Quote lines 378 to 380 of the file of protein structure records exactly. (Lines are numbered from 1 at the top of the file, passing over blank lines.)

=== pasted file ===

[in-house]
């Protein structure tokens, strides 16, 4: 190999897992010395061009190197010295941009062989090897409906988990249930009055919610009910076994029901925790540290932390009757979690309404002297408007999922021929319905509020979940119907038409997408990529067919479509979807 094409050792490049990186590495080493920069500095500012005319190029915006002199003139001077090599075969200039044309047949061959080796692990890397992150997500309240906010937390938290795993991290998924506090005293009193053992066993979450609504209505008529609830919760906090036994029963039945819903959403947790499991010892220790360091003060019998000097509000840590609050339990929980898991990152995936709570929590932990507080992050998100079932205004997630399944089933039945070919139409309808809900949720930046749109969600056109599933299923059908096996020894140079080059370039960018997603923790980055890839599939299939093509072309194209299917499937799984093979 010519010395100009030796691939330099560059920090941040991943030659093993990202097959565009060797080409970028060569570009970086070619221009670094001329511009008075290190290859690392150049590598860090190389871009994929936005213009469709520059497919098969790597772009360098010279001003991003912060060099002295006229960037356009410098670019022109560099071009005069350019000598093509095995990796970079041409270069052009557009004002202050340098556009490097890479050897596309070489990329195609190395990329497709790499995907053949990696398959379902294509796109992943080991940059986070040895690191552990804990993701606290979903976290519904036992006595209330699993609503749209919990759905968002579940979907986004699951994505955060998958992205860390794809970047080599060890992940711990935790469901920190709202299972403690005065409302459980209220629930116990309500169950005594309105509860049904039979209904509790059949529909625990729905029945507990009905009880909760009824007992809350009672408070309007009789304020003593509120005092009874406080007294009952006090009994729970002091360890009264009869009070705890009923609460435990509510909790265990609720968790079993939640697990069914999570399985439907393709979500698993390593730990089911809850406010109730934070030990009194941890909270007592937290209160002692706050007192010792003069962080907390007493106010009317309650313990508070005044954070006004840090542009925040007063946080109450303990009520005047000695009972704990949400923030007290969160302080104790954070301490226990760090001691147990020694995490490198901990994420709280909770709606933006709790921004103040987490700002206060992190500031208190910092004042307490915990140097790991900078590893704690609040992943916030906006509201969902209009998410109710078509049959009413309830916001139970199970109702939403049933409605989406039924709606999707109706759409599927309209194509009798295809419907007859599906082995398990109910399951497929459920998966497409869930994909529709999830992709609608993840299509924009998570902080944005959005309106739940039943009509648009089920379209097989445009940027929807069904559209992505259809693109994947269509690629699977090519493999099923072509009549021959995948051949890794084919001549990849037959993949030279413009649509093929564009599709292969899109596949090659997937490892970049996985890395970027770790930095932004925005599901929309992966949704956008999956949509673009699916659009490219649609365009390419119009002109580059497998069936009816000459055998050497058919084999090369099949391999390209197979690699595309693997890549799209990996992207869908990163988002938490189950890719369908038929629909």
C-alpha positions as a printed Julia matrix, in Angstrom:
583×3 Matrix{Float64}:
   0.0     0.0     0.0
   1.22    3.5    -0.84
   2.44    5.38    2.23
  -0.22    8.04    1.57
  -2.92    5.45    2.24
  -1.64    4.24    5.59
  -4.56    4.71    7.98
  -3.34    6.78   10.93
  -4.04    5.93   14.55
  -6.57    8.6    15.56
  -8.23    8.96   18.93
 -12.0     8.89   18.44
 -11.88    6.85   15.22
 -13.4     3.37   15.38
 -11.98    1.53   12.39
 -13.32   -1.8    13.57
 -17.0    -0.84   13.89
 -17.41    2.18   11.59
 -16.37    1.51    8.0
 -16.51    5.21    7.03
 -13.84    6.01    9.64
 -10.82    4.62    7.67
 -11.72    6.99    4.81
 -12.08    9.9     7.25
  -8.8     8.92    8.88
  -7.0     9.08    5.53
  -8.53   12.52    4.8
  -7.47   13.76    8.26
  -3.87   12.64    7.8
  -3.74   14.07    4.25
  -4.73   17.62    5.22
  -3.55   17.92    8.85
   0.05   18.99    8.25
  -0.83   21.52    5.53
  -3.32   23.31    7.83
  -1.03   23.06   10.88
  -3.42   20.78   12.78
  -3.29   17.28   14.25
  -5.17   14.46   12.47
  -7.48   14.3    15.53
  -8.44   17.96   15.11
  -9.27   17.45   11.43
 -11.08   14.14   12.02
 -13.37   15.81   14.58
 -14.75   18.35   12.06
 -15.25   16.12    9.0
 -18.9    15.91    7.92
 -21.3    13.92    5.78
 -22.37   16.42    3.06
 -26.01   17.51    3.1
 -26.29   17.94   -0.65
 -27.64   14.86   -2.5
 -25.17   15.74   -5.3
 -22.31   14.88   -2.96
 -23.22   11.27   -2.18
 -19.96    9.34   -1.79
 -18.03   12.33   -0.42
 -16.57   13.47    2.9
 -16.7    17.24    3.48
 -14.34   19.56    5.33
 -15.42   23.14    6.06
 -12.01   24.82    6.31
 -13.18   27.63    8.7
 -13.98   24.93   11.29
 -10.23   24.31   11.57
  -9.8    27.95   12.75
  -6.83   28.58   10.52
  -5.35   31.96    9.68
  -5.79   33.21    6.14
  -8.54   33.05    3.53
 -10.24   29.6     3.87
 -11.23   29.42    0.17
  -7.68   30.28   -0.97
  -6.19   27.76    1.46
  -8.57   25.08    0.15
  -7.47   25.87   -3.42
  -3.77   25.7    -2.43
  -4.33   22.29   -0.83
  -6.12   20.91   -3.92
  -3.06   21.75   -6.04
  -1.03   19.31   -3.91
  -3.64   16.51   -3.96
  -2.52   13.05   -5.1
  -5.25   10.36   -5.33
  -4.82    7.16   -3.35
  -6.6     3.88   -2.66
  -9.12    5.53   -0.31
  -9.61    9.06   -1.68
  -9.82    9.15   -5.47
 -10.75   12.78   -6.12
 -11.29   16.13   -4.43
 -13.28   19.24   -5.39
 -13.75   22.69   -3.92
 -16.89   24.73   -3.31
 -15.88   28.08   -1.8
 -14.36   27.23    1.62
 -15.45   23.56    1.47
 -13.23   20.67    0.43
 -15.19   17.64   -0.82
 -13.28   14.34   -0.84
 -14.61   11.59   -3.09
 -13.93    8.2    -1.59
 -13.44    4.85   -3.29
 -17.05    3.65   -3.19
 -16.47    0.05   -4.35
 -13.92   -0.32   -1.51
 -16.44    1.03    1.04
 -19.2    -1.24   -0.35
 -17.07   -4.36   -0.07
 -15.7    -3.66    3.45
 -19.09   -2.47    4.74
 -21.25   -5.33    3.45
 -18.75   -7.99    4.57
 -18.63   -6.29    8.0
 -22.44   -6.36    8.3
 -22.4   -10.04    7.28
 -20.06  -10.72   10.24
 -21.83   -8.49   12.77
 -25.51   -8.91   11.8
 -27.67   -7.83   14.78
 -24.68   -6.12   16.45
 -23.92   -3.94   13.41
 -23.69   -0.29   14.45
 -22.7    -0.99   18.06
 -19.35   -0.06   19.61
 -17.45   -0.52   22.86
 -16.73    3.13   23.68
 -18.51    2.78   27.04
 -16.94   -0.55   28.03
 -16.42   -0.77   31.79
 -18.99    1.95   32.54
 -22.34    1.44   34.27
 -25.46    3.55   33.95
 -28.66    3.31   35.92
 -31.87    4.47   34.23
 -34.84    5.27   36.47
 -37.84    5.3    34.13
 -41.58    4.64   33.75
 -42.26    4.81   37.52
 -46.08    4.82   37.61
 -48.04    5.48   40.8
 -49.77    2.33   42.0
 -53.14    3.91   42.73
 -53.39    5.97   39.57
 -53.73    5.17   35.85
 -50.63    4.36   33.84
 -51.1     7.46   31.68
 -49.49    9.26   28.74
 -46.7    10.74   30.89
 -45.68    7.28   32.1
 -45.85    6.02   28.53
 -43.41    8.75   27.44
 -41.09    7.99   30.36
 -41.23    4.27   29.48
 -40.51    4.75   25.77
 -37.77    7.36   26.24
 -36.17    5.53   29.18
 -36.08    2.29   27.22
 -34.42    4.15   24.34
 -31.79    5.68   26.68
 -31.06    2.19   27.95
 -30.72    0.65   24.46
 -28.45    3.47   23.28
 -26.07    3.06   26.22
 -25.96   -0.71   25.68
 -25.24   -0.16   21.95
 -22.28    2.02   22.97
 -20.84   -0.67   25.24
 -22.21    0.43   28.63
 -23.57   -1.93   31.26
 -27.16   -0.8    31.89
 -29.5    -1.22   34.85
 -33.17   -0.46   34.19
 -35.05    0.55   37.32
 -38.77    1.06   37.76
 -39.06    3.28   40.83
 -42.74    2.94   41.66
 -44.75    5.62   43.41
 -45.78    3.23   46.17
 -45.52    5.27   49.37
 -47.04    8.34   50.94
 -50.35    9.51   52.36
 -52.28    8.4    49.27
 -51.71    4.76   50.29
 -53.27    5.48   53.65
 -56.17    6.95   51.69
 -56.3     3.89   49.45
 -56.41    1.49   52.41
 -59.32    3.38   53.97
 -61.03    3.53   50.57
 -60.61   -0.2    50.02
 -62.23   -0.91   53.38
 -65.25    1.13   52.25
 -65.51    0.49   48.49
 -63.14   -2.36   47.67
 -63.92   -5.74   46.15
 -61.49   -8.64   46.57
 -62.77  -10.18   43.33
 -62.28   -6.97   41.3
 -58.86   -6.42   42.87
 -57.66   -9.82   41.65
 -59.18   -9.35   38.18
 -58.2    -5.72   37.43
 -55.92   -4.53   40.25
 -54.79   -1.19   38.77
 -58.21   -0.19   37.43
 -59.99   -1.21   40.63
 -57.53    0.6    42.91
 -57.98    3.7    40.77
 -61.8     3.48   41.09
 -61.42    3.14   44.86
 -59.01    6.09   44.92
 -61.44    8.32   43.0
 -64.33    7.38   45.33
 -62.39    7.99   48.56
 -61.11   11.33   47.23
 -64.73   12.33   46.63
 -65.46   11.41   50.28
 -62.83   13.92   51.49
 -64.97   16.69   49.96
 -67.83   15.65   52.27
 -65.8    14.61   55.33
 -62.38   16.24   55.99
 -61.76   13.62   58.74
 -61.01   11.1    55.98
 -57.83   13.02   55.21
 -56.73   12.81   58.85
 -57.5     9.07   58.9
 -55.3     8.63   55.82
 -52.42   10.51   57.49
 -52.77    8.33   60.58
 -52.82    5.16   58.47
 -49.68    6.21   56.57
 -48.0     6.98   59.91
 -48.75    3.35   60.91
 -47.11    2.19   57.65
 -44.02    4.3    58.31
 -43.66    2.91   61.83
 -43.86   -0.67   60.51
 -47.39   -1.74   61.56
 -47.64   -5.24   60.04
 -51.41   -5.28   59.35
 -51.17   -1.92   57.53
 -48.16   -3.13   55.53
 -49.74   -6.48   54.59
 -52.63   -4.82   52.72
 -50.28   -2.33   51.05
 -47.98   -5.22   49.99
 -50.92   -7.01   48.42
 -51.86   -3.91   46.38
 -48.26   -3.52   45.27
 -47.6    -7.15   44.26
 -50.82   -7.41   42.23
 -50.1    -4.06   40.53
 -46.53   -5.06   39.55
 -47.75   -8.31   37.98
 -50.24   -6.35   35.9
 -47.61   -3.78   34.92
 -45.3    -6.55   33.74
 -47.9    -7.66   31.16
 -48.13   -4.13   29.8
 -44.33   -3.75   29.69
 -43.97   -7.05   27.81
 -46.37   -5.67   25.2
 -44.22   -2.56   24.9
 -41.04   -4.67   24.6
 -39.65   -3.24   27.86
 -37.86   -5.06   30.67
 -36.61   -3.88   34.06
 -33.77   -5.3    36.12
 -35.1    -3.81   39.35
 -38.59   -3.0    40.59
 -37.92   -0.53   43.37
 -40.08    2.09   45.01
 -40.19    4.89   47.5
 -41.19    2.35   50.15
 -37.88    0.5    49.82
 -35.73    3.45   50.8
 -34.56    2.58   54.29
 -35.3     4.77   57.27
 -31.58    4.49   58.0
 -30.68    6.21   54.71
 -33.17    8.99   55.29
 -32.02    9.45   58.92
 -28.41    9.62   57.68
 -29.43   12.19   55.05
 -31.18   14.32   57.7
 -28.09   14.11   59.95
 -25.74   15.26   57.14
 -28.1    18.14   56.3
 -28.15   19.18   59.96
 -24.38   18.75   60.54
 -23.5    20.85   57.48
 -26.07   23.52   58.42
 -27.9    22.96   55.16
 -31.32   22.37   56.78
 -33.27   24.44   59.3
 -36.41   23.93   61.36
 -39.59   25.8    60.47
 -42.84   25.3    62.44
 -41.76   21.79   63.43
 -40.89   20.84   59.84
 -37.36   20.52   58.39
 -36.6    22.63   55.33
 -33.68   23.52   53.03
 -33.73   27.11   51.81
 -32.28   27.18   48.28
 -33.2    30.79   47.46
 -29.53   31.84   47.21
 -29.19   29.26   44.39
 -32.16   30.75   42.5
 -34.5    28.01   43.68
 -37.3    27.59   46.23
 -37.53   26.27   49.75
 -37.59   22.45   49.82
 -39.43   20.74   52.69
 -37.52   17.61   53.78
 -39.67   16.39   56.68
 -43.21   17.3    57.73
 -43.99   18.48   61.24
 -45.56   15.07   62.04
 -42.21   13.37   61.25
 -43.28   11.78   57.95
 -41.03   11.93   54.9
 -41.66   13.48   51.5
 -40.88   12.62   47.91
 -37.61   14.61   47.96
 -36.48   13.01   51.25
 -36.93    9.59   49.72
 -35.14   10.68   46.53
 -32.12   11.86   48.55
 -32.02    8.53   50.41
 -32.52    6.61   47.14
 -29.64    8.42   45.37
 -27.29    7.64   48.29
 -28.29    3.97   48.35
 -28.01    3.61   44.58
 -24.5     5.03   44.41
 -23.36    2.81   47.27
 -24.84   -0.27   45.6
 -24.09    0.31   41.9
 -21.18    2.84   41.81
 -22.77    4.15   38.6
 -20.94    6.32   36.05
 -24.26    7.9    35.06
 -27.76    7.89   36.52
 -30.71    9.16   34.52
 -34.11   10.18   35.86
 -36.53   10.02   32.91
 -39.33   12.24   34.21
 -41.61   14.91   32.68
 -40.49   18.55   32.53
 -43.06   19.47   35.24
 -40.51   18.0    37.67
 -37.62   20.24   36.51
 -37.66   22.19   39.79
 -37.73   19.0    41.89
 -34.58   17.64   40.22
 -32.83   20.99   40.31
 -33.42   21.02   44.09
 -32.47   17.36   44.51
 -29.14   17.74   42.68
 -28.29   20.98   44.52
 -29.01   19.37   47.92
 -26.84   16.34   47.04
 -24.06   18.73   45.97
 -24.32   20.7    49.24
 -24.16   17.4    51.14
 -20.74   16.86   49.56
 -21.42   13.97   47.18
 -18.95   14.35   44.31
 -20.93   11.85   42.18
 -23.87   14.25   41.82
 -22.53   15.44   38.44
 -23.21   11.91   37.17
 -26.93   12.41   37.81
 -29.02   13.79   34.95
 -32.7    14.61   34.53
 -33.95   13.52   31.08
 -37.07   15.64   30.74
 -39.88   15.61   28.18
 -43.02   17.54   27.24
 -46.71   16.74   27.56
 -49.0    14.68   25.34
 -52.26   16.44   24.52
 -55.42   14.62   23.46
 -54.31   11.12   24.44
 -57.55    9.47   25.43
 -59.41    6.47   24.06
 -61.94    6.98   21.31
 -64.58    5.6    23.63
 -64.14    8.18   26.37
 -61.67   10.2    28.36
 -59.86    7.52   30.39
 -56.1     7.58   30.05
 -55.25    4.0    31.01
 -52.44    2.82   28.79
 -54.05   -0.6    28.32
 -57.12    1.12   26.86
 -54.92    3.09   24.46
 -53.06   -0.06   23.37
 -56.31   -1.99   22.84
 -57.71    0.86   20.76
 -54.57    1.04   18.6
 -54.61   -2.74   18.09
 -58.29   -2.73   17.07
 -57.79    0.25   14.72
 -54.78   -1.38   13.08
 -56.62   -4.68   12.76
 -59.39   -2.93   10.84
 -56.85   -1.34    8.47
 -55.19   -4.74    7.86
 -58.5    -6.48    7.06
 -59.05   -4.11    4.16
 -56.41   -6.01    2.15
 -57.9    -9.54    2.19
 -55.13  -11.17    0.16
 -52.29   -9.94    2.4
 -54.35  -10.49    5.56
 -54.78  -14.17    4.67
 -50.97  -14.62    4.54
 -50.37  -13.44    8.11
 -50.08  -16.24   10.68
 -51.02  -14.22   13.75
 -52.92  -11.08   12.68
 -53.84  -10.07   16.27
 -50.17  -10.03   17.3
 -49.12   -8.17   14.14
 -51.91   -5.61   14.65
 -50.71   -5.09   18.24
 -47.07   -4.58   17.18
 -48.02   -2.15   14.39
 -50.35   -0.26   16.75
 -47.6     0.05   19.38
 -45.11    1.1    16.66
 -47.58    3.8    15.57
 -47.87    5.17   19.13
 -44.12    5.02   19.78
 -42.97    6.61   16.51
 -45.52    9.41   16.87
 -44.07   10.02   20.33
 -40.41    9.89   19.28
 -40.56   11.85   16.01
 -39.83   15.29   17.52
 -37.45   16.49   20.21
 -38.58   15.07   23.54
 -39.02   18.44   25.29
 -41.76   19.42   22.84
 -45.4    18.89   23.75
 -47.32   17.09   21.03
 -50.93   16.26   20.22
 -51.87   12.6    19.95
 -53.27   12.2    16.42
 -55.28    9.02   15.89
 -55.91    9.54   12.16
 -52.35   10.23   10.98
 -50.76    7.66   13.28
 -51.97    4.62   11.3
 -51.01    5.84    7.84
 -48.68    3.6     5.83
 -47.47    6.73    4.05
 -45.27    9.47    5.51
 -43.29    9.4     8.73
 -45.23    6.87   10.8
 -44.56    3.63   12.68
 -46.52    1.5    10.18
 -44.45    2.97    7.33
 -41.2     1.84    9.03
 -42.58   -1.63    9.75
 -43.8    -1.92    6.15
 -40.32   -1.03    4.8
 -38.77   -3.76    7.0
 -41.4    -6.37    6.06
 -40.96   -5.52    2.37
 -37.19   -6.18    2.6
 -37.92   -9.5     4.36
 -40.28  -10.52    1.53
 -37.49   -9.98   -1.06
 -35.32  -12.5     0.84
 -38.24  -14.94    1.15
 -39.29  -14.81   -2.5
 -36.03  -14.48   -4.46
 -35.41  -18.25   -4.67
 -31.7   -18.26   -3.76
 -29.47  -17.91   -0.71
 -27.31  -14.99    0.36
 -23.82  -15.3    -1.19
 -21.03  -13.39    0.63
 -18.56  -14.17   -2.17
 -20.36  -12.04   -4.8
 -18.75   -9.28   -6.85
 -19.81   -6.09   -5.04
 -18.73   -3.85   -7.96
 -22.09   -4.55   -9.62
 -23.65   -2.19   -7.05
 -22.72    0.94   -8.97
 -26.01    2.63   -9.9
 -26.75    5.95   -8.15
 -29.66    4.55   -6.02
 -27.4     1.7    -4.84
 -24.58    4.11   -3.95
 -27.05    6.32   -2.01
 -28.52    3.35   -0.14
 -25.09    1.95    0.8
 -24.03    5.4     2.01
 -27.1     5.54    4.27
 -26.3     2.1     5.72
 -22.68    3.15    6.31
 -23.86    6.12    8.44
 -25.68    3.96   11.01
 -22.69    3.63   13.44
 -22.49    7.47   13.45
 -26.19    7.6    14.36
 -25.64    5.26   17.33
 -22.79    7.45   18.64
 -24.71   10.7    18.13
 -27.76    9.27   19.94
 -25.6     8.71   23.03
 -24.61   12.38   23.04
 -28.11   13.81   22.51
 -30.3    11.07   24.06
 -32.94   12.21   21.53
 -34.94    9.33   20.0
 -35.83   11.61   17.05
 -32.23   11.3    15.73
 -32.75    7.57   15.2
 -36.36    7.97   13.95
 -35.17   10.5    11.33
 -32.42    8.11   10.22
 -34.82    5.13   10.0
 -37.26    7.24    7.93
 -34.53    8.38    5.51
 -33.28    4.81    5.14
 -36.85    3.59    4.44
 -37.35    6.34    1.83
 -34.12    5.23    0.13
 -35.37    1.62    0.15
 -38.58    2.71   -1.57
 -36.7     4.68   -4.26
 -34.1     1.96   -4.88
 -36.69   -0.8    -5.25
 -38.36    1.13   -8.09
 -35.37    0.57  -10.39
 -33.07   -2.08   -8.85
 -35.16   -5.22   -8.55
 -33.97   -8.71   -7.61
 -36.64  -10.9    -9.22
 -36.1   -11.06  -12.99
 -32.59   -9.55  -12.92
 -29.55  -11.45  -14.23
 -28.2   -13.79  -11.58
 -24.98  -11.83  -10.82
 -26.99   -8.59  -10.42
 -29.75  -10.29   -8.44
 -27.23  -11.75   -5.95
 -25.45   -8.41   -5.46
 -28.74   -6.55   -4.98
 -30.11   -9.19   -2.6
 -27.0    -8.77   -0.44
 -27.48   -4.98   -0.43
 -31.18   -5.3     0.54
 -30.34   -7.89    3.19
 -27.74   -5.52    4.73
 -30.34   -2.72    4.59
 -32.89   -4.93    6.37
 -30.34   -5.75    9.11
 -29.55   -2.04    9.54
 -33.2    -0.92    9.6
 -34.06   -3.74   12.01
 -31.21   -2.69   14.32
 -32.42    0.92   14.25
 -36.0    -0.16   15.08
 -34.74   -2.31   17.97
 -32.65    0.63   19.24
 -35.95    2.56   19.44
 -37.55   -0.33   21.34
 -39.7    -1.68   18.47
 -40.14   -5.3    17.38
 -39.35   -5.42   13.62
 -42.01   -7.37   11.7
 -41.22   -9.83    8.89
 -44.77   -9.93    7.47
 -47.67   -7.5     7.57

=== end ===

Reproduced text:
 -22.53   15.44   38.44
 -23.21   11.91   37.17
 -26.93   12.41   37.81